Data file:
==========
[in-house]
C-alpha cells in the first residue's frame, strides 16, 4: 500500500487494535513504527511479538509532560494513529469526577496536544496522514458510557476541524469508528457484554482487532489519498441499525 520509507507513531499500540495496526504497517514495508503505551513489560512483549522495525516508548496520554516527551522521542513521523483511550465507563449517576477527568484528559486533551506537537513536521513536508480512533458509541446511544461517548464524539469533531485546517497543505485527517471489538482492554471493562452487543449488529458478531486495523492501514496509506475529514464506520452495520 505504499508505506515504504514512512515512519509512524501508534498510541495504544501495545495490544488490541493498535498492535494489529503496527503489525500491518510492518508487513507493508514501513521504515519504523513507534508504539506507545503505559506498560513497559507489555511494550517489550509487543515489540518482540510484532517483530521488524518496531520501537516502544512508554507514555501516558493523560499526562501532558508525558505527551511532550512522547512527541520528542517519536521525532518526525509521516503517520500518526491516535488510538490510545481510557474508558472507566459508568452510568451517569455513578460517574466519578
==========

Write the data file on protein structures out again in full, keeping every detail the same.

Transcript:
[in-house]
C-alpha cells in the first residue's frame, strides 16, 4: 500500500487494535513504527511479538509532560494513529469526577496536544496522514458510557476541524469508528457484554482487532489519498441499525 520509507507513531499500540495496526504497517514495508503505551513489560512483549522495525516508548496520554516527551522521542513521523483511550465507563449517576477527568484528559486533551506537537513536521513536508480512533458509541446511544461517548464524539469533531485546517497543505485527517471489538482492554471493562452487543449488529458478531486495523492501514496509506475529514464506520452495520 505504499508505506515504504514512512515512519509512524501508534498510541495504544501495545495490544488490541493498535498492535494489529503496527503489525500491518510492518508487513507493508514501513521504515519504523513507534508504539506507545503505559506498560513497559507489555511494550517489550509487543515489540518482540510484532517483530521488524518496531520501537516502544512508554507514555501516558493523560499526562501532558508525558505527551511532550512522547512527541520528542517519536521525532518526525509521516503517520500518526491516535488510538490510545481510557474508558472507566459508568452510568451517569455513578460517574466519578